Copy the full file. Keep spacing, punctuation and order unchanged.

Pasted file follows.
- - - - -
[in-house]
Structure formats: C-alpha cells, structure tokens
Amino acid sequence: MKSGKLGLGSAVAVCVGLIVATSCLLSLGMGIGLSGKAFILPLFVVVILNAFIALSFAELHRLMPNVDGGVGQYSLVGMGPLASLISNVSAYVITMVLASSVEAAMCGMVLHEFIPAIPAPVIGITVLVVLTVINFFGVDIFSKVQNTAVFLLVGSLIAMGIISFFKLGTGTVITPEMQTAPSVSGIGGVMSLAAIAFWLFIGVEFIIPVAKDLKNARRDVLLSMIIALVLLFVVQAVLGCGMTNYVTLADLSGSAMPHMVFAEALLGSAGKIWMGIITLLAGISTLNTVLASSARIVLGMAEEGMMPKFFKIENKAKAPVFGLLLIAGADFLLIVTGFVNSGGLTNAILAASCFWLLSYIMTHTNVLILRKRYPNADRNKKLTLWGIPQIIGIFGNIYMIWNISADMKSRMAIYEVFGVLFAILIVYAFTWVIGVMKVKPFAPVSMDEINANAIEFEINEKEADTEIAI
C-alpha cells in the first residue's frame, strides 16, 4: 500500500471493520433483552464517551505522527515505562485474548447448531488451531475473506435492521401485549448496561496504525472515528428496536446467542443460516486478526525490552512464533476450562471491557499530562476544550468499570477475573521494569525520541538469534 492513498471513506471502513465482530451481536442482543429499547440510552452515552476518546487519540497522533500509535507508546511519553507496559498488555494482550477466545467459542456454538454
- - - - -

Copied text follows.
[in-house]
Structure formats: C-alpha cells, structure tokens
Amino acid sequence: MKSGKLGLGSAVAVCVGLIVATSCLLSLGMGIGLSGKAFILPLFVVVILNAFIALSFAELHRLMPNVDGGVGQYSLVGMGPLASLISNVSAYVITMVLASSVEAAMCGMVLHEFIPAIPAPVIGITVLVVLTVINFFGVDIFSKVQNTAVFLLVGSLIAMGIISFFKLGTGTVITPEMQTAPSVSGIGGVMSLAAIAFWLFIGVEFIIPVAKDLKNARRDVLLSMIIALVLLFVVQAVLGCGMTNYVTLADLSGSAMPHMVFAEALLGSAGKIWMGIITLLAGISTLNTVLASSARIVLGMAEEGMMPKFFKIENKAKAPVFGLLLIAGADFLLIVTGFVNSGGLTNAILAASCFWLLSYIMTHTNVLILRKRYPNADRNKKLTLWGIPQIIGIFGNIYMIWNISADMKSRMAIYEVFGVLFAILIVYAFTWVIGVMKVKPFAPVSMDEINANAIEFEINEKEADTEIAI
C-alpha cells in the first residue's frame, strides 16, 4: 500500500471493520433483552464517551505522527515505562485474548447448531488451531475473506435492521401485549448496561496504525472515528428496536446467542443460516486478526525490552512464533476450562471491557499530562476544550468499570477475573521494569525520541538469534 492513498471513506471502513465482530451481536442482543429499547440510552452515552476518546487519540497522533500509535507508546511519553507496559498488555494482550477466545467459542456454538454